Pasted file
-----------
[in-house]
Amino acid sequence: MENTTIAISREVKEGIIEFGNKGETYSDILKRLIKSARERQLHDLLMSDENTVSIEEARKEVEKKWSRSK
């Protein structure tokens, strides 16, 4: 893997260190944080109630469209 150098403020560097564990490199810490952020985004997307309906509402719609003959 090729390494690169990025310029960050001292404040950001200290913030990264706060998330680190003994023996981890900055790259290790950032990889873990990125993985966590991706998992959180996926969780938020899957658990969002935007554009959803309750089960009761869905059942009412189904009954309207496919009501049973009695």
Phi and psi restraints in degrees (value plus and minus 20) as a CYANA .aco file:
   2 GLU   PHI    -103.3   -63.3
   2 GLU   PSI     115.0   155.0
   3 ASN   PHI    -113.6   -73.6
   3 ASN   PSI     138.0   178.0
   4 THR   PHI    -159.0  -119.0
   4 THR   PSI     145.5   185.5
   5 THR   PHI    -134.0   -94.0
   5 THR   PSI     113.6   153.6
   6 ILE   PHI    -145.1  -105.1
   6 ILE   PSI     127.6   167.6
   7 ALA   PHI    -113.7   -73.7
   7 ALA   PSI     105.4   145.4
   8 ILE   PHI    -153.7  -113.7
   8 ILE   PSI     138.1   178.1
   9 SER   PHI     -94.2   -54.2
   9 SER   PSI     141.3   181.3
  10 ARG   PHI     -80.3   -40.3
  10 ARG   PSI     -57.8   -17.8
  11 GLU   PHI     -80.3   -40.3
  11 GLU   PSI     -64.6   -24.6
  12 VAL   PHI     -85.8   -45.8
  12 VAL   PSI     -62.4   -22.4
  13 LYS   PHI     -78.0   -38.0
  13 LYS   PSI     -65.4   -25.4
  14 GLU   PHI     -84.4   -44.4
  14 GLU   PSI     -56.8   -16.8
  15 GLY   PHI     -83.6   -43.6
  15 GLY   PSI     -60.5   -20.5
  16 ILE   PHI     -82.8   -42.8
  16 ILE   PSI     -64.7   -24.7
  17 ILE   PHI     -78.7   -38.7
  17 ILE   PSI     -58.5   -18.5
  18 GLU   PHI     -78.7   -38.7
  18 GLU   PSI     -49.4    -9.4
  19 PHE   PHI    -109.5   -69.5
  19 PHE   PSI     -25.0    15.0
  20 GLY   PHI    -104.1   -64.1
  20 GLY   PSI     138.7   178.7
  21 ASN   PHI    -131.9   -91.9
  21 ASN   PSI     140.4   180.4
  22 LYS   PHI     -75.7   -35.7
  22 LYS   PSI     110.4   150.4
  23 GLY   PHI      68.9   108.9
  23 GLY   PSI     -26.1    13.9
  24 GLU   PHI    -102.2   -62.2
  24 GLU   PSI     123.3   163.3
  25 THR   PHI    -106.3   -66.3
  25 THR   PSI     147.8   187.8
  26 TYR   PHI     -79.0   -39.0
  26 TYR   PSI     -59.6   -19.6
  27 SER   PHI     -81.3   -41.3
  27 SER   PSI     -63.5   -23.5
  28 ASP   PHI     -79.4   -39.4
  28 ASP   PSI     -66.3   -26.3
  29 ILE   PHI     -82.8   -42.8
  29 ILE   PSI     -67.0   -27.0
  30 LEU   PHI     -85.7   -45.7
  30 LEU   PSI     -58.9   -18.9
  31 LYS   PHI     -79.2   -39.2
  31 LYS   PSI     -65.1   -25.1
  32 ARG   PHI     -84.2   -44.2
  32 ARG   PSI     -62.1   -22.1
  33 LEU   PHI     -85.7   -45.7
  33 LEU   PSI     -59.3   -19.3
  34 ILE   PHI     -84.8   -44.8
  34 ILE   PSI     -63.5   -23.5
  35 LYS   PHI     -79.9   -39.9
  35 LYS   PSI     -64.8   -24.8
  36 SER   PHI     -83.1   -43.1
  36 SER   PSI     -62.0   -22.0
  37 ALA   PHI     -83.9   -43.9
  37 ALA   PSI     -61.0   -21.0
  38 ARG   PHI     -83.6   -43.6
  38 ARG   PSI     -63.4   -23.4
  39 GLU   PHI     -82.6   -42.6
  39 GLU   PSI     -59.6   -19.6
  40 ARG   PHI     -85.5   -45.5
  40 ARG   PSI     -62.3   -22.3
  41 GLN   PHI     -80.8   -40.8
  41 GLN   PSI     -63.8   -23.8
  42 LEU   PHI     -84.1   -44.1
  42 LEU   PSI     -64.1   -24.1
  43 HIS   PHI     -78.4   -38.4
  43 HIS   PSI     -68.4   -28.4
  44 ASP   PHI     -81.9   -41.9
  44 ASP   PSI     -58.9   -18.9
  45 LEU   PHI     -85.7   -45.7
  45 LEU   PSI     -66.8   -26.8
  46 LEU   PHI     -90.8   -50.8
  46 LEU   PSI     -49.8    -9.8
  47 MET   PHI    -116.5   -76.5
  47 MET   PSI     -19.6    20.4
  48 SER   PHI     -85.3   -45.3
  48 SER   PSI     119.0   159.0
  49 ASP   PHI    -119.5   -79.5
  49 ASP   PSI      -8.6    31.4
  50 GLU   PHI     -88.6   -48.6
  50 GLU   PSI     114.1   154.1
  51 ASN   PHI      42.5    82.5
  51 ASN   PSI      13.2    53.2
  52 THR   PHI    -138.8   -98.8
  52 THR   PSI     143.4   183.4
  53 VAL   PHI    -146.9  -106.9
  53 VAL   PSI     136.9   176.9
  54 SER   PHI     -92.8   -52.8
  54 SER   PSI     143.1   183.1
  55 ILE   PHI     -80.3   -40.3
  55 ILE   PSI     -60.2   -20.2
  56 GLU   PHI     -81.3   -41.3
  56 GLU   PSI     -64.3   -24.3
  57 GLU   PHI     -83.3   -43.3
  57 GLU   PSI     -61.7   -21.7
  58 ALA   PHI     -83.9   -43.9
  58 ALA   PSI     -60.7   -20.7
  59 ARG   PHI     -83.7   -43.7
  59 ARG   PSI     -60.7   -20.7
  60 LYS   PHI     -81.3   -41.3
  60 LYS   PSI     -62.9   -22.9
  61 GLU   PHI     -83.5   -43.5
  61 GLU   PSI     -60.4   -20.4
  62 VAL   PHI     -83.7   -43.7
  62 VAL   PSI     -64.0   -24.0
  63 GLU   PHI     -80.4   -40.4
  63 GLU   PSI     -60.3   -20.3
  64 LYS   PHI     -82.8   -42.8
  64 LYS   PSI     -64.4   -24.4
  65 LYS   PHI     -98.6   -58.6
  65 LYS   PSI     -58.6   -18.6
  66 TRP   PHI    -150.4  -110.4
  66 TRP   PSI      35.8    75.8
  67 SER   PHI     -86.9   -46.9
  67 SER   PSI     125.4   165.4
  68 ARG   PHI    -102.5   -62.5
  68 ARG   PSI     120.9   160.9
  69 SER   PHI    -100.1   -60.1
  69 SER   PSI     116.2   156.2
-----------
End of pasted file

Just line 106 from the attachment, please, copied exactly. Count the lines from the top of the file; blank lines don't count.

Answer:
  52 THR   PSI     143.4   183.4